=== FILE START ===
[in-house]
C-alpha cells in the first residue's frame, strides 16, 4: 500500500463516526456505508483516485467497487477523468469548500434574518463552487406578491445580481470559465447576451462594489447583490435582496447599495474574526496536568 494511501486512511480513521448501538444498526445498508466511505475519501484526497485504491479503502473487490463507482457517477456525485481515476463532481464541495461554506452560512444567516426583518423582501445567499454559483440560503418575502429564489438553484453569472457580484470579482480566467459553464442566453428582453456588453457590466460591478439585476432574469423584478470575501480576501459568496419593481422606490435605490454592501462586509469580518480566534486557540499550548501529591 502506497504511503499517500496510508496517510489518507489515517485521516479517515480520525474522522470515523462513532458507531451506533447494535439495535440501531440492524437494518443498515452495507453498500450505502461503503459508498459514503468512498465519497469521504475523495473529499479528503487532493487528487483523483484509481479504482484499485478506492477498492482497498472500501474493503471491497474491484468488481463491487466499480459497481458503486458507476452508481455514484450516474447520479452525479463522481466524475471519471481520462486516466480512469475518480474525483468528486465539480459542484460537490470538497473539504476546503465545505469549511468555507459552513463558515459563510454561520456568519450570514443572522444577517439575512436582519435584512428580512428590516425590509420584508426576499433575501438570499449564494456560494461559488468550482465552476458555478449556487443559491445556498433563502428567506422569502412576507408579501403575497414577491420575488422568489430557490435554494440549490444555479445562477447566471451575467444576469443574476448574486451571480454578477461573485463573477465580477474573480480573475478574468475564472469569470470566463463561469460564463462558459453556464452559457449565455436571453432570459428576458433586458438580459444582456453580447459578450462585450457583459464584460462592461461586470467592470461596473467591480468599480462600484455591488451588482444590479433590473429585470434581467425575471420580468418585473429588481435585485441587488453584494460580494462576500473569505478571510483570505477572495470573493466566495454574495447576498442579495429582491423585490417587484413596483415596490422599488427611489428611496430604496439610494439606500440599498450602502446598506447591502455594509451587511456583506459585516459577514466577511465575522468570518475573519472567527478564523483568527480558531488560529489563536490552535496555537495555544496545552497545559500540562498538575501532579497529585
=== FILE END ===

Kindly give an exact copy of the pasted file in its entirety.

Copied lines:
[in-house]
C-alpha cells in the first residue's frame, strides 16, 4: 500500500463516526456505508483516485467497487477523468469548500434574518463552487406578491445580481470559465447576451462594489447583490435582496447599495474574526496536568 494511501486512511480513521448501538444498526445498508466511505475519501484526497485504491479503502473487490463507482457517477456525485481515476463532481464541495461554506452560512444567516426583518423582501445567499454559483440560503418575502429564489438553484453569472457580484470579482480566467459553464442566453428582453456588453457590466460591478439585476432574469423584478470575501480576501459568496419593481422606490435605490454592501462586509469580518480566534486557540499550548501529591 502506497504511503499517500496510508496517510489518507489515517485521516479517515480520525474522522470515523462513532458507531451506533447494535439495535440501531440492524437494518443498515452495507453498500450505502461503503459508498459514503468512498465519497469521504475523495473529499479528503487532493487528487483523483484509481479504482484499485478506492477498492482497498472500501474493503471491497474491484468488481463491487466499480459497481458503486458507476452508481455514484450516474447520479452525479463522481466524475471519471481520462486516466480512469475518480474525483468528486465539480459542484460537490470538497473539504476546503465545505469549511468555507459552513463558515459563510454561520456568519450570514443572522444577517439575512436582519435584512428580512428590516425590509420584508426576499433575501438570499449564494456560494461559488468550482465552476458555478449556487443559491445556498433563502428567506422569502412576507408579501403575497414577491420575488422568489430557490435554494440549490444555479445562477447566471451575467444576469443574476448574486451571480454578477461573485463573477465580477474573480480573475478574468475564472469569470470566463463561469460564463462558459453556464452559457449565455436571453432570459428576458433586458438580459444582456453580447459578450462585450457583459464584460462592461461586470467592470461596473467591480468599480462600484455591488451588482444590479433590473429585470434581467425575471420580468418585473429588481435585485441587488453584494460580494462576500473569505478571510483570505477572495470573493466566495454574495447576498442579495429582491423585490417587484413596483415596490422599488427611489428611496430604496439610494439606500440599498450602502446598506447591502455594509451587511456583506459585516459577514466577511465575522468570518475573519472567527478564523483568527480558531488560529489563536490552535496555537495555544496545552497545559500540562498538575501532579497529585